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Eastern States Resist Paying for Delivery of Midwest Wind Power

| Written by John Farrell | No Comments | Updated on Mar 10, 2010 The content that follows was originally published on the Institute for Local Self-Reliance website at https://ilsr.org/eastern-states-resist-paying-delivery-midwest-wind-power/

A coalition of utilities have announced their opposition to a series of 765-kilovolt transmission lines, more than double the capacity of the current 345-kilovolt lines. The lines are proposed as a way to send electricity from the Dakotas, Iowa and Minnesota to Chicago and points east. "If Iowa wants to build a transmission line for their energy, we have no objection. But Iowa or the Midwest should pay for it," said Ian Bowles, secretary of energy and environmental affairs in Massachusetts. New England states want to produce their own wind energy from offshore farms.

Bruce Edelston, executive director for the Coalition for Fair Transmission Policy, said his group has formed to fight a proposal in the Senate to give the Federal Energy Regulatory Commission authority to site and assess costs for a wind transmission line.

"We don’t think it’s necessarily a good idea to build a multistate transmission line," said Edelston, whose group will hold a coming-out news conference today in Washington, D.C.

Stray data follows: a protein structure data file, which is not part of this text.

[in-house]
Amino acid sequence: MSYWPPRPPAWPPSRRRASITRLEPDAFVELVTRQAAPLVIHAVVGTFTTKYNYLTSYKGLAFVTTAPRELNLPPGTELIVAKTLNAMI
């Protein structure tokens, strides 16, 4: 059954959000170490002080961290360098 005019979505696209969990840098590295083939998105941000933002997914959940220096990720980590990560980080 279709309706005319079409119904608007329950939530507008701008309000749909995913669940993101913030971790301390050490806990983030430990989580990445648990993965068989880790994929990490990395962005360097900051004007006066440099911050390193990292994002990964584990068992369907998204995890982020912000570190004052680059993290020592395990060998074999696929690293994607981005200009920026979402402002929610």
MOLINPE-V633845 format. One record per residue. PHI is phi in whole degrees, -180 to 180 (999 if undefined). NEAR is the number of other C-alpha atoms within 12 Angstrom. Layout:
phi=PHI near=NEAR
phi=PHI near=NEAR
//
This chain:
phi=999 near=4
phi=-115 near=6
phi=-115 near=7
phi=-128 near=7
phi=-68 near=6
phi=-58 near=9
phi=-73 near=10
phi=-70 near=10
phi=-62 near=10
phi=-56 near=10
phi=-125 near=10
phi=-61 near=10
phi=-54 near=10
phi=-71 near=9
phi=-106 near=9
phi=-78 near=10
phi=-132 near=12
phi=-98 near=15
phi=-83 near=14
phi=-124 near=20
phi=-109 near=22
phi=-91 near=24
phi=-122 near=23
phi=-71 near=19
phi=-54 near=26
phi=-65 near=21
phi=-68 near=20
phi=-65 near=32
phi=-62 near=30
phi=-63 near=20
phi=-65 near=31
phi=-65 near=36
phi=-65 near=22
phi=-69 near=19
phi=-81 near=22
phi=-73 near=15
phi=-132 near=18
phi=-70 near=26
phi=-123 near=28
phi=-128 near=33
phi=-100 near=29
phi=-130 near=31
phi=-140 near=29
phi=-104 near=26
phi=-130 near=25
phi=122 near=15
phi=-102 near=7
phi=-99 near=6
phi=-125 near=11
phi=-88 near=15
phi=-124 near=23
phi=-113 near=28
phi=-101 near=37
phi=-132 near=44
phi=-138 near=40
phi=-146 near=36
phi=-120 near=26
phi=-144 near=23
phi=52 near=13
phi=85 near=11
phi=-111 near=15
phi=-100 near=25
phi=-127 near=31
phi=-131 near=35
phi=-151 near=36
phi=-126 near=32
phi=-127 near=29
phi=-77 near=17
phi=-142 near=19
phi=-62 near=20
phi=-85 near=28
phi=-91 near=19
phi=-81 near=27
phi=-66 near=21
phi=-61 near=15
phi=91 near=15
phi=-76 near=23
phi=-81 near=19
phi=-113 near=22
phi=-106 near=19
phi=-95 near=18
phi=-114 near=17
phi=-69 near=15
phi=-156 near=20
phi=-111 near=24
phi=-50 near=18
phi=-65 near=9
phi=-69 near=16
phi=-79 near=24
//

The Fair Transmission group represents companies serving 28 percent of U.S. electric customers, including utilities in New York City, Michigan, Indianapolis, New England, Pennsylvania, the Carolinas and Florida, New Jersey and Georgia. Those states presumably would be among potential markets for the wind-generated electricity moved from the Dakotas, Minnesota and Iowa, which have the potential to produce far more wind energy than would be consumed there.

 Read the Full Story at the Des Moines Register (March 5, 2010) and then read our Energy Self-Reliant States report

About John Farrell

John Farrell directs the Energy Democracy initiative at the Institute for Local Self-Reliance and he develops tools that allow communities to take charge of their energy future, and pursue the maximum economic benefits of the transition to 100% renewable power. More

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